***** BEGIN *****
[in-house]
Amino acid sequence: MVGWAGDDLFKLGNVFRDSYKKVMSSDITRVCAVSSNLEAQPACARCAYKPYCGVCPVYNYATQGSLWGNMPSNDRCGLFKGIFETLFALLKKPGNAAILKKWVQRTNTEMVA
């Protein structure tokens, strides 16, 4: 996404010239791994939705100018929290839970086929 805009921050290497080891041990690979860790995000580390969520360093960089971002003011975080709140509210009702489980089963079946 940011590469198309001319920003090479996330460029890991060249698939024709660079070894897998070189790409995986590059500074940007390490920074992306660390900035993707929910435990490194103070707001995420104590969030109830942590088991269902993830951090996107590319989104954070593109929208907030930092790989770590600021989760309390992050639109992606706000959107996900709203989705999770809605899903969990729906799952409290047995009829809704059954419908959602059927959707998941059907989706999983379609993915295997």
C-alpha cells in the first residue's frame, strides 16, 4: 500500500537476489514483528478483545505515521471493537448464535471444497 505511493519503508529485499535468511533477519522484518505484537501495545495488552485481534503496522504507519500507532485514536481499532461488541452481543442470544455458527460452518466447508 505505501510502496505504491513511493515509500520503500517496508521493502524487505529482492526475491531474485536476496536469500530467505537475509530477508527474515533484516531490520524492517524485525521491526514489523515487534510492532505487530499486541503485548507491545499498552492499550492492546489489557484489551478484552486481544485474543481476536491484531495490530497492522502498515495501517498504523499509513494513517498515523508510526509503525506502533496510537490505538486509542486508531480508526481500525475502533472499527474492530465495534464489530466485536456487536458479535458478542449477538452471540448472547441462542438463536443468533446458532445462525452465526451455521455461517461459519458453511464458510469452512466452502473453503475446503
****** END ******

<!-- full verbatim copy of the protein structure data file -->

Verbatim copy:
[in-house]
Amino acid sequence: MVGWAGDDLFKLGNVFRDSYKKVMSSDITRVCAVSSNLEAQPACARCAYKPYCGVCPVYNYATQGSLWGNMPSNDRCGLFKGIFETLFALLKKPGNAAILKKWVQRTNTEMVA
């Protein structure tokens, strides 16, 4: 996404010239791994939705100018929290839970086929 805009921050290497080891041990690979860790995000580390969520360093960089971002003011975080709140509210009702489980089963079946 940011590469198309001319920003090479996330460029890991060249698939024709660079070894897998070189790409995986590059500074940007390490920074992306660390900035993707929910435990490194103070707001995420104590969030109830942590088991269902993830951090996107590319989104954070593109929208907030930092790989770590600021989760309390992050639109992606706000959107996900709203989705999770809605899903969990729906799952409290047995009829809704059954419908959602059927959707998941059907989706999983379609993915295997």
C-alpha cells in the first residue's frame, strides 16, 4: 500500500537476489514483528478483545505515521471493537448464535471444497 505511493519503508529485499535468511533477519522484518505484537501495545495488552485481534503496522504507519500507532485514536481499532461488541452481543442470544455458527460452518466447508 505505501510502496505504491513511493515509500520503500517496508521493502524487505529482492526475491531474485536476496536469500530467505537475509530477508527474515533484516531490520524492517524485525521491526514489523515487534510492532505487530499486541503485548507491545499498552492499550492492546489489557484489551478484552486481544485474543481476536491484531495490530497492522502498515495501517498504523499509513494513517498515523508510526509503525506502533496510537490505538486509542486508531480508526481500525475502533472499527474492530465495534464489530466485536456487536458479535458478542449477538452471540448472547441462542438463536443468533446458532445462525452465526451455521455461517461459519458453511464458510469452512466452502473453503475446503